│   │   ├── Cargo.lock
│   │   ├── Cargo.toml
│   │   └── src
│   ├── src
│   │   └── lib.rs
└── mycode
    ├── Cargo.lock
    ├── Cargo.toml
    └── src
        └── main.rs

Your code will reside in mycode and the macro in hello_macro folder.

OK, now lets see what is in each of the files.

The Cargo.toml file under hello_macro has nothing fancy. In fact here is what is there in mine

[package]
name = "hello_macro"
version = "0.1.0"
authors = ["Abin Simon <abinsimon10@gmail.com>"]
edition = "2018"

[dependencies]

But inside the Cargo.toml file inside hello_macro_derive we have some stuff. Let me show you what is in there and I will go over what they are

[package]
name = "hello_macro_derive"
version = "0.1.0"
authors = ["Abin Simon <abinsimon10@gmail.com>"]
edition = "2018"

[lib]
proc-macro = true

[dependencies]
syn = { version="0.15", features=["extra-traits"] }
quote = "0.6"

One thing you have to do here is under the lib section you have to specify that this is a proc-macro.

Now, the deps. There are two basic deps that you will end up needing.

If you see, rust will give you all the stuff that is passed into the macro as a stream of tokens. The syn crate will help you parse that and change it into something which we can easily work with. Oh btw, I have enable a specific feature of the syn crate. This one is for some debugging purposes. You can check out other optional features here.

The other dependency that you see is quote. Now this is kinda does the reverse of what syn does(not exactly). It helps you write actual Rust code and convert that into a TokenStream which is something that rust expects out of a macro. If you see quote in itself is a macro. ¯\(ツ)/¯.

Let me get over the basic files first and I will go into how to actually write one.

The file hello__macro/src/lib.rs will look something like this

pub trait HelloMacro {
    fn helpify();
}

and the file mycode/src/main.rs ( the one that consumes the macro ) will look something like this.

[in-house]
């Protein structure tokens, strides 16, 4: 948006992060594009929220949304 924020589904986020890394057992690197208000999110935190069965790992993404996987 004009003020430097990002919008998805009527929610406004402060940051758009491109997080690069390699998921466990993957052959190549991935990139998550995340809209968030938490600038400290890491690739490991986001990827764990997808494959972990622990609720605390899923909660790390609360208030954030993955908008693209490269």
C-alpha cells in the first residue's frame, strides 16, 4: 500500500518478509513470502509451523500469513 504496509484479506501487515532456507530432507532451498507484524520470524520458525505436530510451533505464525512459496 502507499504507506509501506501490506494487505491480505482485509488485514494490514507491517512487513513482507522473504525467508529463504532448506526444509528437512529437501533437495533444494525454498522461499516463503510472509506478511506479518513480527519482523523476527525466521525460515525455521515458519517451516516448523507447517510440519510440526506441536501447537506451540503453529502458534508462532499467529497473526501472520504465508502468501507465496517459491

use hello_macro::HelloMacro;
use hello_macro_derive::HelloMacro;

#[allow(dead_code)]
#[derive(HelloMacro)]
struct Pancakes {
    doable: bool,
    name: String,
    age: u32
}

fn main() {
    Pancakes::helpify();
}

OK, with that out of the way, let us look into how the actual macro is written The file with the macro definition looks something like this

extern crate proc_macro;

use crate::proc_macro::TokenStream;
use quote::quote;
use syn::Data::Struct;
use syn::Fields;
use syn::Type::Path;

fn impl_hello_macro(ast: &syn::DeriveInput) -> TokenStream {
    let name = &ast.ident;
    let data = &ast.data;
    // println!("{:#?}", data);
    let mut defenition = format!("Struct {}", name);

    if let Struct(def) = data {
        if let Fields::Named(fields) = &def.fields {
            for named in &fields.named {
                let ident = &named.ident;
                let ty = &named.ty;
                if let Some(id) = ident {
                    // println!("{}", id);
                    defenition = format!("{}\n  {}:", defenition, id)
                };
                if let Path(path) = ty {
                    // println!("{}", path.path.segments[0].ident);
                    defenition = format!("{} {}", defenition, path.path.segments[0].ident)
                }
            }
        }
    };

    let gen = quote! {